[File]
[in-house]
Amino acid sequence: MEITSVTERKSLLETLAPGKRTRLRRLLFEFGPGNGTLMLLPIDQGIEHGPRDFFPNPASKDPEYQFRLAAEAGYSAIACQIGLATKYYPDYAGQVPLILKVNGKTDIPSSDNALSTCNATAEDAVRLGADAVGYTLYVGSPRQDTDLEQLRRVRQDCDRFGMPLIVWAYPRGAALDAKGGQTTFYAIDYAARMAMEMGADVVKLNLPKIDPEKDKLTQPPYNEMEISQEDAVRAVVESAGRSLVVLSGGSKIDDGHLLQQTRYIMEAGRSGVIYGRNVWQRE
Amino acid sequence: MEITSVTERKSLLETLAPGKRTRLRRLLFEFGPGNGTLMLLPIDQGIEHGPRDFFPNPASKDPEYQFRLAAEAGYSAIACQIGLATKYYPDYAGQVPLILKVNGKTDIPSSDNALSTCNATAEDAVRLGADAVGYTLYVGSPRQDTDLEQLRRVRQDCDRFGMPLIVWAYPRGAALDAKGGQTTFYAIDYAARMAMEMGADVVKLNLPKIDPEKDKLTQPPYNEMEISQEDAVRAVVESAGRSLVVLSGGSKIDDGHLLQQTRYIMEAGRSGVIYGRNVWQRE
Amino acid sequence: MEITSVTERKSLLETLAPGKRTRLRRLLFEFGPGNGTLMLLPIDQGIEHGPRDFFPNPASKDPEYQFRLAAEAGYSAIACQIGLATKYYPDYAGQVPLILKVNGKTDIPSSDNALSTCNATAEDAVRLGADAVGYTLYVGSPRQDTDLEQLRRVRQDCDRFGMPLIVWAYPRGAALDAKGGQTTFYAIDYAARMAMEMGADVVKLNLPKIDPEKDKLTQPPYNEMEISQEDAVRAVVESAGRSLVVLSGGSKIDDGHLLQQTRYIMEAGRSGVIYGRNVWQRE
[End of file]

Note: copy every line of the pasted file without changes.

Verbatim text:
[in-house]
Amino acid sequence: MEITSVTERKSLLETLAPGKRTRLRRLLFEFGPGNGTLMLLPIDQGIEHGPRDFFPNPASKDPEYQFRLAAEAGYSAIACQIGLATKYYPDYAGQVPLILKVNGKTDIPSSDNALSTCNATAEDAVRLGADAVGYTLYVGSPRQDTDLEQLRRVRQDCDRFGMPLIVWAYPRGAALDAKGGQTTFYAIDYAARMAMEMGADVVKLNLPKIDPEKDKLTQPPYNEMEISQEDAVRAVVESAGRSLVVLSGGSKIDDGHLLQQTRYIMEAGRSGVIYGRNVWQRE
Amino acid sequence: MEITSVTERKSLLETLAPGKRTRLRRLLFEFGPGNGTLMLLPIDQGIEHGPRDFFPNPASKDPEYQFRLAAEAGYSAIACQIGLATKYYPDYAGQVPLILKVNGKTDIPSSDNALSTCNATAEDAVRLGADAVGYTLYVGSPRQDTDLEQLRRVRQDCDRFGMPLIVWAYPRGAALDAKGGQTTFYAIDYAARMAMEMGADVVKLNLPKIDPEKDKLTQPPYNEMEISQEDAVRAVVESAGRSLVVLSGGSKIDDGHLLQQTRYIMEAGRSGVIYGRNVWQRE
Amino acid sequence: MEITSVTERKSLLETLAPGKRTRLRRLLFEFGPGNGTLMLLPIDQGIEHGPRDFFPNPASKDPEYQFRLAAEAGYSAIACQIGLATKYYPDYAGQVPLILKVNGKTDIPSSDNALSTCNATAEDAVRLGADAVGYTLYVGSPRQDTDLEQLRRVRQDCDRFGMPLIVWAYPRGAALDAKGGQTTFYAIDYAARMAMEMGADVVKLNLPKIDPEKDKLTQPPYNEMEISQEDAVRAVVESAGRSLVVLSGGSKIDDGHLLQQTRYIMEAGRSGVIYGRNVWQRE